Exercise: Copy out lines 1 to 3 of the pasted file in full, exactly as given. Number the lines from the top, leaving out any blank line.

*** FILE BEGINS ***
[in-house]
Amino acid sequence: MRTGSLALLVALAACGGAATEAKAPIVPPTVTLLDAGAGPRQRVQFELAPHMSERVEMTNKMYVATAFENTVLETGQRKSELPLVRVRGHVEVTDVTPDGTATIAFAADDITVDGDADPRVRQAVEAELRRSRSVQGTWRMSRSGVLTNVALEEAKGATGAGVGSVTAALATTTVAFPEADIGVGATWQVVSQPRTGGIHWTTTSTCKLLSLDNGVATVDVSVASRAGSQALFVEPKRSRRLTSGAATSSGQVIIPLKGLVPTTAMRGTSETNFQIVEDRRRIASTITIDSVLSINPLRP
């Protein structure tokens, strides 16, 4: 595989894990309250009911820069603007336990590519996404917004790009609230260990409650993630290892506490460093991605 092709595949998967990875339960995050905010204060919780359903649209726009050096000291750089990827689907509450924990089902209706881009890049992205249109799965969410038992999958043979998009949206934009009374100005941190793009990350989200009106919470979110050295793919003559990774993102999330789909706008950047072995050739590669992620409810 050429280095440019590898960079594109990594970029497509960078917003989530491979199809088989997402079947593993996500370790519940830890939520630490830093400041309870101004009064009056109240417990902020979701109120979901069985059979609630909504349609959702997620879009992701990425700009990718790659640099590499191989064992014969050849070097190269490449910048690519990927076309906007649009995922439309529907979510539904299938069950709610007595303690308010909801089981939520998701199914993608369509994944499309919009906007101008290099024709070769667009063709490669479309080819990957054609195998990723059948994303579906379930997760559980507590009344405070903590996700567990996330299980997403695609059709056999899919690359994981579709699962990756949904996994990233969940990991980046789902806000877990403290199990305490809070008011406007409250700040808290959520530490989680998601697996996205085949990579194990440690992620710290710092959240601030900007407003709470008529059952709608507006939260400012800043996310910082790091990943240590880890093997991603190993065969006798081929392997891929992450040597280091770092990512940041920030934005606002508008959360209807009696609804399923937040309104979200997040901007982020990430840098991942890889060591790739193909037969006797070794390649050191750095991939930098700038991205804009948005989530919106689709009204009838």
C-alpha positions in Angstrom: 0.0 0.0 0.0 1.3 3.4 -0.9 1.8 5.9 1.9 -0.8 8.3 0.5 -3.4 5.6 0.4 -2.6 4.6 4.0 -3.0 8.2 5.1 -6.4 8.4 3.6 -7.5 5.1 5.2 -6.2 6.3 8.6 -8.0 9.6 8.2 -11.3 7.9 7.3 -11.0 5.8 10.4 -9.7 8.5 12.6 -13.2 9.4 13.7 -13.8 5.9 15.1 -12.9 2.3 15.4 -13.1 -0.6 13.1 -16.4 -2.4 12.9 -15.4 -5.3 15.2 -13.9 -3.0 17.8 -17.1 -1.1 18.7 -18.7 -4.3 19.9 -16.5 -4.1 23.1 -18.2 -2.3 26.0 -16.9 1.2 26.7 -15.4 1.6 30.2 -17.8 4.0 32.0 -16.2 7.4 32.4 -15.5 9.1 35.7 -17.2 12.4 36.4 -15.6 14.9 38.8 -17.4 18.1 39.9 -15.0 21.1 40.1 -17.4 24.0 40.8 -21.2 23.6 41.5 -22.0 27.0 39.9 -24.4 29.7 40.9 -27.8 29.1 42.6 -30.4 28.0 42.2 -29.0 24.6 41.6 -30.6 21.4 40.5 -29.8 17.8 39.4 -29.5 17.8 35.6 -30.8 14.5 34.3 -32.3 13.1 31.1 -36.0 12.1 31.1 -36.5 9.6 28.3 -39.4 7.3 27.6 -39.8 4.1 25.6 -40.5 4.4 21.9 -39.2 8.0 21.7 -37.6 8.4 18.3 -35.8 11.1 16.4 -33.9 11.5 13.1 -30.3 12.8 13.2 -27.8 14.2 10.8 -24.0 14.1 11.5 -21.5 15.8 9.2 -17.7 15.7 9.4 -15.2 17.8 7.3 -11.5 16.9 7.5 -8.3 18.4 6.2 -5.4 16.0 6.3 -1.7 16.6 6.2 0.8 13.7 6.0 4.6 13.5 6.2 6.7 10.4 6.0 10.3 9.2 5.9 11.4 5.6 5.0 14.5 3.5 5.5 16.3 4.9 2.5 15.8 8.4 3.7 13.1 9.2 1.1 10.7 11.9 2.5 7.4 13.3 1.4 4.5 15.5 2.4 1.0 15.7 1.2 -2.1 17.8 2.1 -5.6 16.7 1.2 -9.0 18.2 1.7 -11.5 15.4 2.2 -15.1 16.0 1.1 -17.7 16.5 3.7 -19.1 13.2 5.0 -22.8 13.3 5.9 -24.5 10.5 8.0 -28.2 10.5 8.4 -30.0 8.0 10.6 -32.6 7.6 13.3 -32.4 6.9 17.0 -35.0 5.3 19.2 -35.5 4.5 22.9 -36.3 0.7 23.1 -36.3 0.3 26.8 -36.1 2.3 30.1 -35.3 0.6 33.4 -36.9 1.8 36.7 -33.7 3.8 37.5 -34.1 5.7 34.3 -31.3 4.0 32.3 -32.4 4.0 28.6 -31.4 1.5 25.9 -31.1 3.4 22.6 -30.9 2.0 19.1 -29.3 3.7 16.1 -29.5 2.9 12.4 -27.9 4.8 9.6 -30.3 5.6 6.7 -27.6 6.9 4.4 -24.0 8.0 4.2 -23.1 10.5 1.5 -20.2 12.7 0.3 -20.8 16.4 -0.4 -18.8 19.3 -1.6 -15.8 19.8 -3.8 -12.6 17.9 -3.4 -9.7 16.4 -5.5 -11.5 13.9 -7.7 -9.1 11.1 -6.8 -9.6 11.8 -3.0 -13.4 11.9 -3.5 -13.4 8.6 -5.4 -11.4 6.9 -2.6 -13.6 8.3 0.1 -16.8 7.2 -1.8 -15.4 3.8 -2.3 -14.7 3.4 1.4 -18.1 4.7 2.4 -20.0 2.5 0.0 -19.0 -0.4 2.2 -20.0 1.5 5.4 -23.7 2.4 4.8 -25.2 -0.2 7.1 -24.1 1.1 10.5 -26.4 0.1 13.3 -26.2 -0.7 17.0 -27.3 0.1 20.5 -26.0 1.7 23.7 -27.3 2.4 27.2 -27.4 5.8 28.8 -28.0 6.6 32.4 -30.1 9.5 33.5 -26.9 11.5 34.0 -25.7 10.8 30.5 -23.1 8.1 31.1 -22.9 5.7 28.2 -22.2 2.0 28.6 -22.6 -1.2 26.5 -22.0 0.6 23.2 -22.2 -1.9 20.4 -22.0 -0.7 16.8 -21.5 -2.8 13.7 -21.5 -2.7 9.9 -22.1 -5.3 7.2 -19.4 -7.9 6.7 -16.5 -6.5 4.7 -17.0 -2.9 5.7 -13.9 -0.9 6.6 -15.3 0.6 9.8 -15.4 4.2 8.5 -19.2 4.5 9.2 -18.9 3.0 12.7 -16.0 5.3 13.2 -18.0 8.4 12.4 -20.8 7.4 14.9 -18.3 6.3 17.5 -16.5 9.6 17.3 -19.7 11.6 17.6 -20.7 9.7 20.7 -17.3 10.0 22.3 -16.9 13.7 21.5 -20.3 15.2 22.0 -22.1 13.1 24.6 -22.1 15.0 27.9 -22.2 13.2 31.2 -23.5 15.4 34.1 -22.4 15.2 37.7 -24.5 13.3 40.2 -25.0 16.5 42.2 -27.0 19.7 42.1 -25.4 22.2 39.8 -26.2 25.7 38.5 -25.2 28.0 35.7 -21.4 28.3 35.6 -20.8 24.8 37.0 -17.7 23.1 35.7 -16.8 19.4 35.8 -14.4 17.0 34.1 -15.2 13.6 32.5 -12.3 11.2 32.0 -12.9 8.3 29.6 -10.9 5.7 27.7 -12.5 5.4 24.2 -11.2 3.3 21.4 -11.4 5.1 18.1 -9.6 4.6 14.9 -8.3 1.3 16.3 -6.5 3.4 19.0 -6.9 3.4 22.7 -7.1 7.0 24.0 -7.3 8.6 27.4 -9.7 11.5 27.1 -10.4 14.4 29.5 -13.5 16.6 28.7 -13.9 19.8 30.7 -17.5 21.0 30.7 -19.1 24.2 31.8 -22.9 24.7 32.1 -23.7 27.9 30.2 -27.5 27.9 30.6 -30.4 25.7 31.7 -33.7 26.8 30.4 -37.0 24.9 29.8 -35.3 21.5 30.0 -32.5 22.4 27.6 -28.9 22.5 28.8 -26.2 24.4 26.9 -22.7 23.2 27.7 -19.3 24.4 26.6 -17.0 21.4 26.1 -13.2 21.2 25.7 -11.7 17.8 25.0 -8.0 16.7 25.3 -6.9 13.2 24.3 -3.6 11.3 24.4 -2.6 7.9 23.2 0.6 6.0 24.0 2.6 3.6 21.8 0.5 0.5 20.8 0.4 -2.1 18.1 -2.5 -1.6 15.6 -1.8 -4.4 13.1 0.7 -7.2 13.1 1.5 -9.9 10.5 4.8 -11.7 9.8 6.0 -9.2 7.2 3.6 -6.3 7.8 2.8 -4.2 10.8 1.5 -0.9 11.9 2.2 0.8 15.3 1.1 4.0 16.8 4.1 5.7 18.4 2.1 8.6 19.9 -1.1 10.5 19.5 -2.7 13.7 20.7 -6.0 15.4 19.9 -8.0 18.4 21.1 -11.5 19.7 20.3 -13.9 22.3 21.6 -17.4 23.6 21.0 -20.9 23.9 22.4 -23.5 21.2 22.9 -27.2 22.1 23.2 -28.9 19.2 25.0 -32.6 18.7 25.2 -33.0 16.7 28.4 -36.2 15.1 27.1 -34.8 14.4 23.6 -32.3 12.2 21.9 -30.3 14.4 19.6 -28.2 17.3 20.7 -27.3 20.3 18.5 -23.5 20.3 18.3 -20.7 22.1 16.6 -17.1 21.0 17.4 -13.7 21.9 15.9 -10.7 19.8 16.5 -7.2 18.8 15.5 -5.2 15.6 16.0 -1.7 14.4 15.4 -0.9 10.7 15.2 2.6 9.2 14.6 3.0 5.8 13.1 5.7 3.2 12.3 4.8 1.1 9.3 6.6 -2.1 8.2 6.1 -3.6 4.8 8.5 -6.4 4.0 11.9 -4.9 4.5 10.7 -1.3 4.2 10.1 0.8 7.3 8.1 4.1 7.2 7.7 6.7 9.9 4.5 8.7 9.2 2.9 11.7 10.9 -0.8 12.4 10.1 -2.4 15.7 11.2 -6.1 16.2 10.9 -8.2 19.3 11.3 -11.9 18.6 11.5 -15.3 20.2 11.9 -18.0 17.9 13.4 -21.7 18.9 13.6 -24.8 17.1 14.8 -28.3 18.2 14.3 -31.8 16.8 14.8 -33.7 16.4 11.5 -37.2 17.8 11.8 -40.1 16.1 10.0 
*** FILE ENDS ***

[in-house]
Amino acid sequence: MRTGSLALLVALAACGGAATEAKAPIVPPTVTLLDAGAGPRQRVQFELAPHMSERVEMTNKMYVATAFENTVLETGQRKSELPLVRVRGHVEVTDVTPDGTATIAFAADDITVDGDADPRVRQAVEAELRRSRSVQGTWRMSRSGVLTNVALEEAKGATGAGVGSVTAALATTTVAFPEADIGVGATWQVVSQPRTGGIHWTTTSTCKLLSLDNGVATVDVSVASRAGSQALFVEPKRSRRLTSGAATSSGQVIIPLKGLVPTTAMRGTSETNFQIVEDRRRIASTITIDSVLSINPLRP
């Protein structure tokens, strides 16, 4: 595989894990309250009911820069603007336990590519996404917004790009609230260990409650993630290892506490460093991605 092709595949998967990875339960995050905010204060919780359903649209726009050096000291750089990827689907509450924990089902209706881009890049992205249109799965969410038992999958043979998009949206934009009374100005941190793009990350989200009106919470979110050295793919003559990774993102999330789909706008950047072995050739590669992620409810 050429280095440019590898960079594109990594970029497509960078917003989530491979199809088989997402079947593993996500370790519940830890939520630490830093400041309870101004009064009056109240417990902020979701109120979901069985059979609630909504349609959702997620879009992701990425700009990718790659640099590499191989064992014969050849070097190269490449910048690519990927076309906007649009995922439309529907979510539904299938069950709610007595303690308010909801089981939520998701199914993608369509994944499309919009906007101008290099024709070769667009063709490669479309080819990957054609195998990723059948994303579906379930997760559980507590009344405070903590996700567990996330299980997403695609059709056999899919690359994981579709699962990756949904996994990233969940990991980046789902806000877990403290199990305490809070008011406007409250700040808290959520530490989680998601697996996205085949990579194990440690992620710290710092959240601030900007407003709470008529059952709608507006939260400012800043996310910082790091990943240590880890093997991603190993065969006798081929392997891929992450040597280091770092990512940041920030934005606002508008959360209807009696609804399923937040309104979200997040901007982020990430840098991942890889060591790739193909037969006797070794390649050191750095991939930098700038991205804009948005989530919106689709009204009838």